I recommended that the guardian keep a journal that details the exercise Devo gets each day alongside a grade of how he behaved that day. By playing around with various exercises, durations and times, Devo’s family should be able to come up with a formula of exercise that helps the dog properly release its excess energy.

When we finished with the fetch and daily routine discussion, Devo had started to regain his energy. Guess I should have spent more time dog skiing.

Because Devo wasn’t fully cooperating, I made arrangements that should assure that we completely drain his energy. But it was going to be a little bit before reinforcements arrived so I decided to spend a little time going over the basis of the Recall exercise, otherwise known as; teach a puppy to come. This is one of the most common help requests I get as a puppy trainer.

It will be easier to teach Devo to come when he isn’t so full of beans. You need the dog to be able to focus and that’s hard to do for any puppy. But when the puppy hasn’t had a sufficient amount of exercise, its near impossible.

But structured training isn’t the only way to go. I recommended that Devo’s guardians start petting him and saying “here” or “come” out loud every time he comes over to them on his own. I call this passive training. Its not as fast as formal training periods, but because it only takes a second (literally), its super easy.

Right as I was finishing up the section on training a puppy to come, my apprentice Brian arrived with some backup; my Border Collie / Pointer / Dalmatian mix Cali and my newest pack member Quest.

I had Brian let Cali into the back yard then take Quest for a short walk so that Devo wasn’t overwhelmed by having two new dogs in his back yard. After about seven minutes Devo and Cali were clearly comfortable so we brought in little Quest.

Socialization is so important for young puppies. Because I plan on having him help me rehabilitate other dogs, I made a point of introducing Quest to 100+ dogs before he was three months old. As a result, he is very social.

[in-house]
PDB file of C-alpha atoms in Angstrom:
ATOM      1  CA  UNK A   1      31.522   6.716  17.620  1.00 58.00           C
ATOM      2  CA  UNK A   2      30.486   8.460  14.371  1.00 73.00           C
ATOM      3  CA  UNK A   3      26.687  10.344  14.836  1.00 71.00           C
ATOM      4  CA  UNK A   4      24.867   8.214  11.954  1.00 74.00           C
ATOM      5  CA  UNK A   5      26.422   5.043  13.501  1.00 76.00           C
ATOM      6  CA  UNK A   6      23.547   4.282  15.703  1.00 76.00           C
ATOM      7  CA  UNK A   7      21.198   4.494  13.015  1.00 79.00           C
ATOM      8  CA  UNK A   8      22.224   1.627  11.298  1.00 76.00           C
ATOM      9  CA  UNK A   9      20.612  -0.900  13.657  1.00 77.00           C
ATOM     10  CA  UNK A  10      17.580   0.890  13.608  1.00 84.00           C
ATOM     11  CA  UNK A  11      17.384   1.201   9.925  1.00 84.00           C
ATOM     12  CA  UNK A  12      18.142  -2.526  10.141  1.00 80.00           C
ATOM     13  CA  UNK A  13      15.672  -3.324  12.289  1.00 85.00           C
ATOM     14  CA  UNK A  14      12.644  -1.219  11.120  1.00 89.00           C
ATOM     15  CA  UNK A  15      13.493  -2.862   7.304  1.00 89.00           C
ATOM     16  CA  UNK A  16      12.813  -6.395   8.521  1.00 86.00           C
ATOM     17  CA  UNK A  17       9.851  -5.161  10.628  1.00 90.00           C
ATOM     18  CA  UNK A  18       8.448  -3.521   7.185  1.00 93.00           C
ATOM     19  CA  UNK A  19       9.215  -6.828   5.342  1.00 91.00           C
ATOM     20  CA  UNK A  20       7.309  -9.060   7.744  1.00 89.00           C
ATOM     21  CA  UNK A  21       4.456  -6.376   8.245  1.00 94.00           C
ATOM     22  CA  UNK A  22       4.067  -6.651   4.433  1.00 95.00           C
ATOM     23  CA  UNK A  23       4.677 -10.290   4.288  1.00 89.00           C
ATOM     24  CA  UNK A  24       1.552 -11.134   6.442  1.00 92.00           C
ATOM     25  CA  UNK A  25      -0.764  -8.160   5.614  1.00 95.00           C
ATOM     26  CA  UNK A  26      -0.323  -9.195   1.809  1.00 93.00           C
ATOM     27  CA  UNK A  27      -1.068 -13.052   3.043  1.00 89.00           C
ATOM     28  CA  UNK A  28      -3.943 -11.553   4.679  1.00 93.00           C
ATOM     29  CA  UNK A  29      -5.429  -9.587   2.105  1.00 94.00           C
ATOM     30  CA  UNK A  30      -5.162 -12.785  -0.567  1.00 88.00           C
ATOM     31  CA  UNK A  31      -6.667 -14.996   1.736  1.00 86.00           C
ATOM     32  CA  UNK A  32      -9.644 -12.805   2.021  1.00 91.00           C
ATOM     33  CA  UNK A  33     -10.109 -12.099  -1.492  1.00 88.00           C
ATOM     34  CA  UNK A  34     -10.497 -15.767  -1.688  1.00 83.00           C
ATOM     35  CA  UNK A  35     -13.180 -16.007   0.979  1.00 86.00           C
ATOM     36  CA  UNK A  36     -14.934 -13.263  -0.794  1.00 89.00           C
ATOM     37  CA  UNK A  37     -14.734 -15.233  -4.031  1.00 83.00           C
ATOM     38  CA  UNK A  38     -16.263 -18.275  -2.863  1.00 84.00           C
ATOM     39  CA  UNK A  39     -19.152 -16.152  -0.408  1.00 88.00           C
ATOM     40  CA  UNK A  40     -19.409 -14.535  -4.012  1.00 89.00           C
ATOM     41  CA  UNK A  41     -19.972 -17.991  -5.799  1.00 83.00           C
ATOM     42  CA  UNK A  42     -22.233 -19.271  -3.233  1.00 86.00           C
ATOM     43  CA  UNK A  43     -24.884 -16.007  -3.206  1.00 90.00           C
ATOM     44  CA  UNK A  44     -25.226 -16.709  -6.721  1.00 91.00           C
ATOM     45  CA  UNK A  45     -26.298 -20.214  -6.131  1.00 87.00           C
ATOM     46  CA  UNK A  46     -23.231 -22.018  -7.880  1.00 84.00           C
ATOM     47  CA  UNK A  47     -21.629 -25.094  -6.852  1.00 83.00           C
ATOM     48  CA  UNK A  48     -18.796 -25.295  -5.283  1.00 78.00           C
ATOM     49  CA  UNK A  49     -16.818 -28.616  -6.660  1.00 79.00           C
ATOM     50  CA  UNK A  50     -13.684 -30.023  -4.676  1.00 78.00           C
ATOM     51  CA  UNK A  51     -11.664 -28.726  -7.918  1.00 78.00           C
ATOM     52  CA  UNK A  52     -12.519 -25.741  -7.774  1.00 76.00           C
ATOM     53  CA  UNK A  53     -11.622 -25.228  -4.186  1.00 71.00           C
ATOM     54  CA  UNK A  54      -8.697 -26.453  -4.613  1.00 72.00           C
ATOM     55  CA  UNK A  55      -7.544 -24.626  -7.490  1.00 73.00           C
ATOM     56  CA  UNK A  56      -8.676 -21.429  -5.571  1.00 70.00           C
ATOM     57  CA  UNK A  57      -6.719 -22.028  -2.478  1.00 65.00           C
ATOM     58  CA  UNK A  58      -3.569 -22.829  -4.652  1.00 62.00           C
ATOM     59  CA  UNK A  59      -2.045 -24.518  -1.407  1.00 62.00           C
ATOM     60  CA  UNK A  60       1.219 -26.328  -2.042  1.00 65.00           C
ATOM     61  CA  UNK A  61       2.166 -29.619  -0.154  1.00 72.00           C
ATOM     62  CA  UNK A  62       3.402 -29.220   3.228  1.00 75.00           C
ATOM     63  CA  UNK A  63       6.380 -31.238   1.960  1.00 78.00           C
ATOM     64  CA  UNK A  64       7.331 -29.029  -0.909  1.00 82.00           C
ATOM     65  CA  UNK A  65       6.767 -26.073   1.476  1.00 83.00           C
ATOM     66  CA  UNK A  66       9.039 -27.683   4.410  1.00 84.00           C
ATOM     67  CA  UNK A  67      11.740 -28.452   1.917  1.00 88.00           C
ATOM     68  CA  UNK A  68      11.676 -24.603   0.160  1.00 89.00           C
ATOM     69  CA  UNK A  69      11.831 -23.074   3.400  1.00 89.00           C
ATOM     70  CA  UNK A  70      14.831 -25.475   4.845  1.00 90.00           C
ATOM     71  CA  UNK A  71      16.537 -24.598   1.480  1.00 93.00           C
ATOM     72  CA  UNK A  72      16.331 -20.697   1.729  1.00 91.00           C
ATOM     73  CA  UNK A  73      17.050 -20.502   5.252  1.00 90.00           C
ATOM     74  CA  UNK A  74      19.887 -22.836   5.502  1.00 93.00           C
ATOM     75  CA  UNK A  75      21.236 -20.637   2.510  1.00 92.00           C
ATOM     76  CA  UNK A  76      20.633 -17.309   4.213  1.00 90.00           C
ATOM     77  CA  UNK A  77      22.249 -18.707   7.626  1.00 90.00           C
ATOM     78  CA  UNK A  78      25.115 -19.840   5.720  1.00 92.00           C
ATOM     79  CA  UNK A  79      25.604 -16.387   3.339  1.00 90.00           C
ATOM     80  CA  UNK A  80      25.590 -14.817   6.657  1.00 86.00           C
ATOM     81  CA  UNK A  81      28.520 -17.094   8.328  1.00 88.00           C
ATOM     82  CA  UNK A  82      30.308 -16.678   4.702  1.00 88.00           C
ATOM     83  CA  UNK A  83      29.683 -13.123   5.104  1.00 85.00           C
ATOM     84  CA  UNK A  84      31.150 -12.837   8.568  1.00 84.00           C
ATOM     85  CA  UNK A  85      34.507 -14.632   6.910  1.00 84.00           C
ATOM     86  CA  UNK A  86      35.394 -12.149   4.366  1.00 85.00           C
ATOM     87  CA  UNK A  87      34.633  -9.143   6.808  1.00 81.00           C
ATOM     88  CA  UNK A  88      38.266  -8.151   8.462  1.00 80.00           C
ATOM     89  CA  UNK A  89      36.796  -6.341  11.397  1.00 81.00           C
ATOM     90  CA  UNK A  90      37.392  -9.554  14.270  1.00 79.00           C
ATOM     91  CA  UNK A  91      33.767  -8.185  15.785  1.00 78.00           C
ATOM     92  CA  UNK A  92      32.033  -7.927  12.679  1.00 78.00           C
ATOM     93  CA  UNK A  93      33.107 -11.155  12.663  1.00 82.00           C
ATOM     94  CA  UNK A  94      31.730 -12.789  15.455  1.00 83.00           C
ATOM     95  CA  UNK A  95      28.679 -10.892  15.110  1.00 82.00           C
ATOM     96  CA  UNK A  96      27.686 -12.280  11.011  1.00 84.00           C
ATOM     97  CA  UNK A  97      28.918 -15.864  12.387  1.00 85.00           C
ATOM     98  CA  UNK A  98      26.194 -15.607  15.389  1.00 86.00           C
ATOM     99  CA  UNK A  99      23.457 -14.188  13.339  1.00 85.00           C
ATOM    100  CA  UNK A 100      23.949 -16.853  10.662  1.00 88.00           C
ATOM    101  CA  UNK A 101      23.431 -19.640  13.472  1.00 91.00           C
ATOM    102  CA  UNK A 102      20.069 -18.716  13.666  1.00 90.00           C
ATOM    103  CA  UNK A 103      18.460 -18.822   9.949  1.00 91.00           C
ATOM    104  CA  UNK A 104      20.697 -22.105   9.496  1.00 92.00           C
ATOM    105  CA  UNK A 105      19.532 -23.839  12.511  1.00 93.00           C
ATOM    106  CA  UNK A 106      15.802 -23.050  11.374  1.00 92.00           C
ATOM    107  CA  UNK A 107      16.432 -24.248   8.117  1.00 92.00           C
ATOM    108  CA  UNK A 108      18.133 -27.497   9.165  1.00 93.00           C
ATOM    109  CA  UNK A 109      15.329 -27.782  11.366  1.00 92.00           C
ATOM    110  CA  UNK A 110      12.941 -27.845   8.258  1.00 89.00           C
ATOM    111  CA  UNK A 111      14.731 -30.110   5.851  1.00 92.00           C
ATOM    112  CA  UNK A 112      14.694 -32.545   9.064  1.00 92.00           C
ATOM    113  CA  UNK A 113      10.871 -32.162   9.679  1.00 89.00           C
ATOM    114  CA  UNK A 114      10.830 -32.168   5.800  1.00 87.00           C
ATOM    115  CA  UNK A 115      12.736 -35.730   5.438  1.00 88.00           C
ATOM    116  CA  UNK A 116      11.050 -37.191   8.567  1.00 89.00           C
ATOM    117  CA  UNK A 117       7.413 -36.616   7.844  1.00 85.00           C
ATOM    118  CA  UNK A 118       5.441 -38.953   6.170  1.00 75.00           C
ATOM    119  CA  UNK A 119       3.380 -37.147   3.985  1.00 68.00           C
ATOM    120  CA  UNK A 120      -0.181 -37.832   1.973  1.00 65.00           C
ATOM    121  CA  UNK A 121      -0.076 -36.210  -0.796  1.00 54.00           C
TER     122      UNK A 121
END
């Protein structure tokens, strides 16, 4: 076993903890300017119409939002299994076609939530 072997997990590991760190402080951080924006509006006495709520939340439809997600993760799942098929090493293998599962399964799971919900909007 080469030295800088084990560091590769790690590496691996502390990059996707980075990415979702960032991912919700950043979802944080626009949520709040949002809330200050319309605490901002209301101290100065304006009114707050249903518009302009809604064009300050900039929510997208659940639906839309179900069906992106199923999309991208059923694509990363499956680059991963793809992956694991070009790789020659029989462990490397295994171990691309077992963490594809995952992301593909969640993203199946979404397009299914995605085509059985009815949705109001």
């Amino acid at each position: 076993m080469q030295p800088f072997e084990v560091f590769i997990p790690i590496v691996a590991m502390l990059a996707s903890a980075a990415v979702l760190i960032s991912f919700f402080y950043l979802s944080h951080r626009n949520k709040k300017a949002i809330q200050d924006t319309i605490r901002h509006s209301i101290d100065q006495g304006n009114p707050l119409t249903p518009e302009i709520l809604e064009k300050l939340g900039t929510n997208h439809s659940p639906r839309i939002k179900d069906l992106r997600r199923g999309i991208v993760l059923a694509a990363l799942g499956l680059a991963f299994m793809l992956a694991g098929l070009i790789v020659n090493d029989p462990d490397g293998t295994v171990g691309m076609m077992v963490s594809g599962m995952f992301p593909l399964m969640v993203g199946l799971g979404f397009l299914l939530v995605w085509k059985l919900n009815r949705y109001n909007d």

It was great seeing how well Quest and Devo played together. I strongly recommended that Devo’s guardian start taking him to dog parks or arranging play dates with other dogs. The most important developmental period is a dog’s second and third month. While Devo is past that period, the more dogs and experience he has with new dogs for the next seven months, the more confident he will be around other dogs (Provided these are pleasant and positive experiences) for the rest of his life.

After about 30 minutes, the dogs started to slow down and added in some short play breaks on their own. This is usually a good sign that a dog has gotten a good amount of exercise.

When all three dogs decided to hit the water fountain, I knew we had indeed had a successful play date!

By the end of the session, Devo was finally spent. Its going to be very important that his guardian ups the exercise activities and adds in structure so the dog can listen better and learn to respect his family members. Nearly as importantly will be to arrange frequent puppy plat dates and many many trips to the dog park to up his social skills and confidence.

If they can find the right combination of exercise and consistently add in structure while training Devo, he should start listening better, respect their commands and corrections and stop spazzing out in public.